[Hatzolah in NYC Joins Fight Against The Measles Outbreak – GET VACCINATED NOW]

[HISTORIC: Satmar Paper “Der Yid” Publishes Editorial in ENGLISH Blasting Anti-Vaxxers]

[NYC TAKES ACTION: Forces Closure of Satmar Child Care Center in Williamsburg Over Measles Outbreak]

[MORE ACTIONS TAKEN: NYC Health Dept Closes THREE MORE Satmar Williamsburg Yeshivas Due To Measles; Fines Parents]

[Israel: 10-Year-Old Boy Suffers Permanent Brain Damage After Getting Measles]

[HATE: NYC Bus Driver Makes Anti-Semitic ‘Measles’ Remark Towards Hasidic Man in Williamsburg]

[ANOTHER GENIUS: Watch This Williamsburg Anti-Vaxxer “Community Activist” Give Media Interview]

[WATCH THIS: Williamsburg Anti-Vaxxer Mothers Give Media Shocking Interview]

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  1. To the anti-vaxxers,

    Yesterday, I met with some not-frum relatives. I used to call them “not-yet-frum,” but the incredible chillul Hashem you have caused, has dug a huge pit between them and Toras Emes.

    All I heard was about Orthodox Jews and not vaccinating, lying about vaccinating, getting measles, and I got the message – we’re now the “dirty Jews” again.

    And it’s not just family, either. The owner of my company is one of those non-observant but Chabad attending Jews, and two weeks ago, he took me aside and grilled me all about the measles issue. And my immediate boss has made comments….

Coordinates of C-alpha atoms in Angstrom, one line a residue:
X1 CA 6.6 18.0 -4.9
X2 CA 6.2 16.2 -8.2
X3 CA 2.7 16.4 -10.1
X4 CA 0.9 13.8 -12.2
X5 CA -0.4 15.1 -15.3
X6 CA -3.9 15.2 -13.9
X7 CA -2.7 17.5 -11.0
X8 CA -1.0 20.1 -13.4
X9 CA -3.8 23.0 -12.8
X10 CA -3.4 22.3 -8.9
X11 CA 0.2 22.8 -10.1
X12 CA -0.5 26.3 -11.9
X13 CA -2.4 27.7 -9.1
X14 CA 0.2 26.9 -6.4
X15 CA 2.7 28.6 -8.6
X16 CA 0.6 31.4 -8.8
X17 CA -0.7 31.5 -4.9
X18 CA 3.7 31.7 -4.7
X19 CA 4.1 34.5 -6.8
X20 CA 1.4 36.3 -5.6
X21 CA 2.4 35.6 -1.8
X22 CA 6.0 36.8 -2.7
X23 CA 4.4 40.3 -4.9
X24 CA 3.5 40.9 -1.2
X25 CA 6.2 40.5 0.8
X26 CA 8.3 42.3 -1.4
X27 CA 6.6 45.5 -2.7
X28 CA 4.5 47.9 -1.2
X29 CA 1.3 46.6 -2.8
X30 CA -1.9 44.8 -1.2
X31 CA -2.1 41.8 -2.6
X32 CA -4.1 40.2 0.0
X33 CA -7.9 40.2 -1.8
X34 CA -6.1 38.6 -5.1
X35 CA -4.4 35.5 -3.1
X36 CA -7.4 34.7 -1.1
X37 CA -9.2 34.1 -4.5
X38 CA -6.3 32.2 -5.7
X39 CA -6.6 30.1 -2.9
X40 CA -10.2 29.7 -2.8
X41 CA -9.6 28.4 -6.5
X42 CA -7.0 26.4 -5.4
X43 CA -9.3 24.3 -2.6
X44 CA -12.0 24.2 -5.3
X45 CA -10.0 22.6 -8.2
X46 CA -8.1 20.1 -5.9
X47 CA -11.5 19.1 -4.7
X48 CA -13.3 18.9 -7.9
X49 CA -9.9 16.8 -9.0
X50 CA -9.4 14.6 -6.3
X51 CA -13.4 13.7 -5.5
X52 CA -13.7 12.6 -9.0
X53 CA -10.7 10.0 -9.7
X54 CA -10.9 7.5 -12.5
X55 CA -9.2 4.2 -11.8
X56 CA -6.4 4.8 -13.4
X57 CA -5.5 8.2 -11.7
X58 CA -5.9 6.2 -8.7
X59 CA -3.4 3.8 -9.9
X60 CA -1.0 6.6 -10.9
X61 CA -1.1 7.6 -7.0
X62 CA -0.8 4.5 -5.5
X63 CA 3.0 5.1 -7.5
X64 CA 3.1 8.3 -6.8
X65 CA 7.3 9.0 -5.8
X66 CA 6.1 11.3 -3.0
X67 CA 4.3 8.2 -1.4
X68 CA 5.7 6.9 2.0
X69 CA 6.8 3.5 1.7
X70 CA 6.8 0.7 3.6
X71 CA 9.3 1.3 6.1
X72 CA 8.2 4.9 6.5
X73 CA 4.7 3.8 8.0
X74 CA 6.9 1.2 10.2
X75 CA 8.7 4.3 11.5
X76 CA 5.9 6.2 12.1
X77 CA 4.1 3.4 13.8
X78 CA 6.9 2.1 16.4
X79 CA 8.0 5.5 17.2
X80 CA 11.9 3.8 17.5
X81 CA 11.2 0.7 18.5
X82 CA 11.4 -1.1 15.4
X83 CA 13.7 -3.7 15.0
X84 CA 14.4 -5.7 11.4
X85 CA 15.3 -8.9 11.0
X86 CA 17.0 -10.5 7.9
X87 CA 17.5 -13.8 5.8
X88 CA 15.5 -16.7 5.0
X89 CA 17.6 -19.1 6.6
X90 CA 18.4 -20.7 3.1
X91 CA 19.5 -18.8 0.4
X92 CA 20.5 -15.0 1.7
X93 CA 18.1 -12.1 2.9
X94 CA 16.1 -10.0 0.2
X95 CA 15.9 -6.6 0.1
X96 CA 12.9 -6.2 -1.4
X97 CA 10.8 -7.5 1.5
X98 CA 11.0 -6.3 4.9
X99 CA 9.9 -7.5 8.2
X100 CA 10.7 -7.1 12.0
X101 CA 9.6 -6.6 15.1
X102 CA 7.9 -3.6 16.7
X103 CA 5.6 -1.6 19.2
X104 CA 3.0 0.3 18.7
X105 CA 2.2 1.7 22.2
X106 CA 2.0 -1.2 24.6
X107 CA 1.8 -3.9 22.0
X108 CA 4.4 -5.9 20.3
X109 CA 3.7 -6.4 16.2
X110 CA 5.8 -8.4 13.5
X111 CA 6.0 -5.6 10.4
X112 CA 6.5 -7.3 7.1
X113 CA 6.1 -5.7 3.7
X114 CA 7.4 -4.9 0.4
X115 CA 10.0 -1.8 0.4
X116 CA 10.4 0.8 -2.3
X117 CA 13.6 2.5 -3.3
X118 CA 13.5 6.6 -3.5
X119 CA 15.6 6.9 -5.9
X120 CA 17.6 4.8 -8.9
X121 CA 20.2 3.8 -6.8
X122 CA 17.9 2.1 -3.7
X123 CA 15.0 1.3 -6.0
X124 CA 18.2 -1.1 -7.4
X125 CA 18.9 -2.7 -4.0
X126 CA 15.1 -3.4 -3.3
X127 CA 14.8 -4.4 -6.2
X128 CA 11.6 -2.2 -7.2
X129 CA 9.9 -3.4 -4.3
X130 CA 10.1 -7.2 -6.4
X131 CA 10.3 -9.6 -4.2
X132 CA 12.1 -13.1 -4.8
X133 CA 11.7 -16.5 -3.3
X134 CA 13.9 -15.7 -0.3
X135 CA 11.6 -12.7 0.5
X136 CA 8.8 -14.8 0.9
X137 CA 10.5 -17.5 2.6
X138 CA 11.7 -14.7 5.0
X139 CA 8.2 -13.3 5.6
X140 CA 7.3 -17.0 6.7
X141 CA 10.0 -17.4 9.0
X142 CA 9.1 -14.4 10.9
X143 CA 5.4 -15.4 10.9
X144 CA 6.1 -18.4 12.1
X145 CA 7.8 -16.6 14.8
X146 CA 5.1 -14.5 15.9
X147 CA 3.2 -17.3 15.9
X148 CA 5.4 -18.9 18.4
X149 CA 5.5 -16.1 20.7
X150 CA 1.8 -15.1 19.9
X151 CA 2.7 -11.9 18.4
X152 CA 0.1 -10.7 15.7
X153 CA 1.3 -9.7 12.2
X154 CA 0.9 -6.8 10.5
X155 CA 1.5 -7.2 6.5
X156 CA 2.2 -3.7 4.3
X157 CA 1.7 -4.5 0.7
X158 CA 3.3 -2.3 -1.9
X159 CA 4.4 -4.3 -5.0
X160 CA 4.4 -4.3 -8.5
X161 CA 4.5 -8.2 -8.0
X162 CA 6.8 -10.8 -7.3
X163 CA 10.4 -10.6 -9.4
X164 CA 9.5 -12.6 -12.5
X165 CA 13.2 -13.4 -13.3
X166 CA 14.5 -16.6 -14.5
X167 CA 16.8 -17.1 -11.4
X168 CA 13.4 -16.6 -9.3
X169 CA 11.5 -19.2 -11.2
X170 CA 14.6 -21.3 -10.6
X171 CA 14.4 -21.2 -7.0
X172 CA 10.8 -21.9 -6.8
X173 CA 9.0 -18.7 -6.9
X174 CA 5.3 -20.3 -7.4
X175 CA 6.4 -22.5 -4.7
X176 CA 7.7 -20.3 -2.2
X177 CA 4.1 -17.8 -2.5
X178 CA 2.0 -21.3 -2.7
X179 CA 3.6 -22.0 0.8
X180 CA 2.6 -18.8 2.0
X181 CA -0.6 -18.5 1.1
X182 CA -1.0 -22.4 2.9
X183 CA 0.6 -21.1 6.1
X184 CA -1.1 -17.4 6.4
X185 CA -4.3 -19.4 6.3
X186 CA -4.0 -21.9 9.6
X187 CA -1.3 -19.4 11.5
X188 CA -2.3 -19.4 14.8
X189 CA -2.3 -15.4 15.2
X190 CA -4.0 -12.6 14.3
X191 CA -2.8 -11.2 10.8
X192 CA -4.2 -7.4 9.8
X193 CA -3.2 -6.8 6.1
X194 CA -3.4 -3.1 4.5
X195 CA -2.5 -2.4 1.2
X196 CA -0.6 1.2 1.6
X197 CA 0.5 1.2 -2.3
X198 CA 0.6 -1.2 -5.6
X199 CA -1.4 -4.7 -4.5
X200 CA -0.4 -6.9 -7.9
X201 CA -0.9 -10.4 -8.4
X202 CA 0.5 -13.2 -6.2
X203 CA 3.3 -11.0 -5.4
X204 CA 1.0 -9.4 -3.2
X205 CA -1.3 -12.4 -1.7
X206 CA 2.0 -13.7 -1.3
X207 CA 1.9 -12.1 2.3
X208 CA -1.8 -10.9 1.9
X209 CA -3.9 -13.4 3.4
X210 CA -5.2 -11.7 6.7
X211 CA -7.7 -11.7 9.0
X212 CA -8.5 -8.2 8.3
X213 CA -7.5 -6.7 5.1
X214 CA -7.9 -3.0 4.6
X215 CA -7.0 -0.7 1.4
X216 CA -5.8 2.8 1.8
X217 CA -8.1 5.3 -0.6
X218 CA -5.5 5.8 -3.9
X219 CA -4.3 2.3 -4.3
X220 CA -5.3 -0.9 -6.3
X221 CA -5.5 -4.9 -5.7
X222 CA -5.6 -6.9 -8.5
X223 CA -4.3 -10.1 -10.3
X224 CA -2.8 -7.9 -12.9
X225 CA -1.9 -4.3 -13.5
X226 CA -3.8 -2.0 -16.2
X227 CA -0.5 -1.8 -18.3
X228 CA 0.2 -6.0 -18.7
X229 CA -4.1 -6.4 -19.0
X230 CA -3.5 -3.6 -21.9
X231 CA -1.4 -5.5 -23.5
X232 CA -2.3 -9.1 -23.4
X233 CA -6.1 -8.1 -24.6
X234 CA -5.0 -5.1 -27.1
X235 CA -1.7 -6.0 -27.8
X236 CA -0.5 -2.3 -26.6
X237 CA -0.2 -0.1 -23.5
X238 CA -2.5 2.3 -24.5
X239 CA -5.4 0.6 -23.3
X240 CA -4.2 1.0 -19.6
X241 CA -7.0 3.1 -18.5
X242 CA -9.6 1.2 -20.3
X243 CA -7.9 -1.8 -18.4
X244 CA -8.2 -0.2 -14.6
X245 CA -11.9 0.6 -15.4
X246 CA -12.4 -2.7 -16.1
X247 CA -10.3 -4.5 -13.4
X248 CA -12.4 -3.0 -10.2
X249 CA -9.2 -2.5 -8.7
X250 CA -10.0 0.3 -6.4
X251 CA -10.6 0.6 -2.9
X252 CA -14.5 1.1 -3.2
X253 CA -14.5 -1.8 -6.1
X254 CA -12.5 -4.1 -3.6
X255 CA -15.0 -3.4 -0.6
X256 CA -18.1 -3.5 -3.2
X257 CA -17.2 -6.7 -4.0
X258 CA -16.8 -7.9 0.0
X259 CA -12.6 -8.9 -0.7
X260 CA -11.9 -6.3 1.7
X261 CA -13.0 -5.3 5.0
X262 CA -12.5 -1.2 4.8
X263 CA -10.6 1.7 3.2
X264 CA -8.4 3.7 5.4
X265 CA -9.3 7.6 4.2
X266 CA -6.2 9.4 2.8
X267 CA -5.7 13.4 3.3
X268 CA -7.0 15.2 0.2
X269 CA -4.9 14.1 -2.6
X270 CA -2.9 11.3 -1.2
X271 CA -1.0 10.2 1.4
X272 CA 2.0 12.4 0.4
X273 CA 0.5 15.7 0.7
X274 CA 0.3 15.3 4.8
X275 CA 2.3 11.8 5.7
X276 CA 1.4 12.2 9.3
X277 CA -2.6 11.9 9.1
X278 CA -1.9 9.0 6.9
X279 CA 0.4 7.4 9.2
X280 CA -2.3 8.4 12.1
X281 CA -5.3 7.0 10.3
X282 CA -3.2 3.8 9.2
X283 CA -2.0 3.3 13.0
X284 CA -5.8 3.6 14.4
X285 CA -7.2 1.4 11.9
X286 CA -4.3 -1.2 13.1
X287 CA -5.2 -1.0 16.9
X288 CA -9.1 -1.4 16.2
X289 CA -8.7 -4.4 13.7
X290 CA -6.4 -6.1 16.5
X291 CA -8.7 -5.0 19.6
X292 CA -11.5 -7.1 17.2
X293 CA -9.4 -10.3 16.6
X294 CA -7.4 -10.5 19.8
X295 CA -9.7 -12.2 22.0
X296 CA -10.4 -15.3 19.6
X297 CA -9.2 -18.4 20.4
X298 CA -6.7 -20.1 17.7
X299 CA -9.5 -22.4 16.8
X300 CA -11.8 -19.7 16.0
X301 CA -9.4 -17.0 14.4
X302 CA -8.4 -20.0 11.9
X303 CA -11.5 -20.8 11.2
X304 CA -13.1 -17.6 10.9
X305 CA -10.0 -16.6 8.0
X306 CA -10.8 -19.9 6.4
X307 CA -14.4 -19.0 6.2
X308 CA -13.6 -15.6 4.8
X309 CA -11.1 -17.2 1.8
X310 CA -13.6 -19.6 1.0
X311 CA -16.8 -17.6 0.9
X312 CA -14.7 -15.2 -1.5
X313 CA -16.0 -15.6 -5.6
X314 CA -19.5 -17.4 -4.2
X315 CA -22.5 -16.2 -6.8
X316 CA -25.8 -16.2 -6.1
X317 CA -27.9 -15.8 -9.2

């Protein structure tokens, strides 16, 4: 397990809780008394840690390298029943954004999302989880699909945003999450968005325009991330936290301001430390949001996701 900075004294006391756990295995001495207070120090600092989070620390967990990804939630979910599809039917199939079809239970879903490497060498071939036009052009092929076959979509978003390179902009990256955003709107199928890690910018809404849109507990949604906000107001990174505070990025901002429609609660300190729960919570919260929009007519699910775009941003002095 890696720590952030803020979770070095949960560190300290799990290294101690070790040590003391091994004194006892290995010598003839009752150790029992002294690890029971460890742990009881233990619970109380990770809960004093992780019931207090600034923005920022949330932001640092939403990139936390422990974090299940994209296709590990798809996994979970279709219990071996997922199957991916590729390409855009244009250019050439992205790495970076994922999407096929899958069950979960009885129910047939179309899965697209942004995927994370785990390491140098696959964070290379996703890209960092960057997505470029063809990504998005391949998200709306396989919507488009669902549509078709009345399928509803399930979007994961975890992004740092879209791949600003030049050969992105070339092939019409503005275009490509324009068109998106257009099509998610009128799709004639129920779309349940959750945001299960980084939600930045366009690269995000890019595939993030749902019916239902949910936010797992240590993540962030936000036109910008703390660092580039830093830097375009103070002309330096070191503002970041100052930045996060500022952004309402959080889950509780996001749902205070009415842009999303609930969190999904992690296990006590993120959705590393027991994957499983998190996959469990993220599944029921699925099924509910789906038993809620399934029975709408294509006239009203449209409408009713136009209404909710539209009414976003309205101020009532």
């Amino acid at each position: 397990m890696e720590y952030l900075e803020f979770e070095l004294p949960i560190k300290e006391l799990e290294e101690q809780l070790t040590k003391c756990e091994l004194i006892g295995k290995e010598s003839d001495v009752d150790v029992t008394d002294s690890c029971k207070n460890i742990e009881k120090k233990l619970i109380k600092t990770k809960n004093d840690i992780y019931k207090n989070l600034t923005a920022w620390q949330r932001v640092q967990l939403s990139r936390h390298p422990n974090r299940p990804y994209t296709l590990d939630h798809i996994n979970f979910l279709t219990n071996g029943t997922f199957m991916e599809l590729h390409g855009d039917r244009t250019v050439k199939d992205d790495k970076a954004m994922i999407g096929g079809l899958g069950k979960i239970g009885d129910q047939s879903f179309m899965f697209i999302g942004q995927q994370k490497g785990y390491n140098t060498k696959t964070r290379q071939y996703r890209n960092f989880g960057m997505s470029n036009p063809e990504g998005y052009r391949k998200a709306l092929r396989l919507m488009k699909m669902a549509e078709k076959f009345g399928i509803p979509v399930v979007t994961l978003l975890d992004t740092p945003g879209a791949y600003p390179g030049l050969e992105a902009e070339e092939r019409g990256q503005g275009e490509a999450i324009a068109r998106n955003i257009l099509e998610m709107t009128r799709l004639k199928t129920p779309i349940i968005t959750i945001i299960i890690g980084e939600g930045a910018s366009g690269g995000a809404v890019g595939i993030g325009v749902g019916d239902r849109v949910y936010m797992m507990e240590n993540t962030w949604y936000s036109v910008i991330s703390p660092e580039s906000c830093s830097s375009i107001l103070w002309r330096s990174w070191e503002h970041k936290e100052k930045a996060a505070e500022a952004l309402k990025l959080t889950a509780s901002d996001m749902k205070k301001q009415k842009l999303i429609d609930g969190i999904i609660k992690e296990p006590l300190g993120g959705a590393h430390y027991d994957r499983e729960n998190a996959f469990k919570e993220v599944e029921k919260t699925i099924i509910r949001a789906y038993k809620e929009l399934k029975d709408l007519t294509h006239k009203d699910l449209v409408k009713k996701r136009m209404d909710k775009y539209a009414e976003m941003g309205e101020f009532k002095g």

Maybe you keep more chumros than me, maybe uou are less exposed to the outside world than me. I didn’t ask to be put here, but it’s where HaKadosh Baruch wanted me.

    But why did you have to put me on the defensive, with my own family and work?!? Am levadad yishkohn, does not mean looked upon as something primitive and unhygienic.

    You are asidin liten es hadin.

  2. Just to be clear, the schools are trying their best to comply, but it can be complicated to instantly provide requested records on a “whim” and navigate an unfamiliar ad hoc bureaucratic system.

    Although there are unfortunately families resisting vaccination and even attending “measles parties” so their kids will be immune and cleared to attend school, the current school closures are the fallout of the city trying desperately to stop the measles with their typical modus operandi of regulations. The schools are not why there is still an epidemic. In fact, the mandating proof of immunity has spurred some of the intentional measles spread.

  3. Mammale:

    You are so wrong. Schools are not the reason for the epidemic. But there is one, and there are necessary steps that the governments must take to fulfill their mission in public health. I guarantee you that the schools can get government assistance to comply. They are not doing that at all, and their liability is obvious. Moreover, they have demonstrated resistance, and that is the source of conflict here.

    You wrote: “In fact, the mandating proof of immunity has spurred some of the intentional measles spread.” Please explain. This sounds completely ridiculous.

    Lastly, a general comment:

    “The New York Alliance For Vaccine Rights, a Long Island-based group that opposes the legislation, said the bill would violate longstanding rights of “religious practices and bodily autonomy.” – This is completely foolish. The anti-vaxxers have zero religious basis for their position. They have some statements from rabbonim that agree with their beliefs. But there has never been a Torah basis to not vaccinate. If anyone can find one, show it. Those rabbonim did not claim that there is an issur to vaccinate. Refusing to vaccinate is NOT a religious practice. It is misleading and frankly a lie to claim this.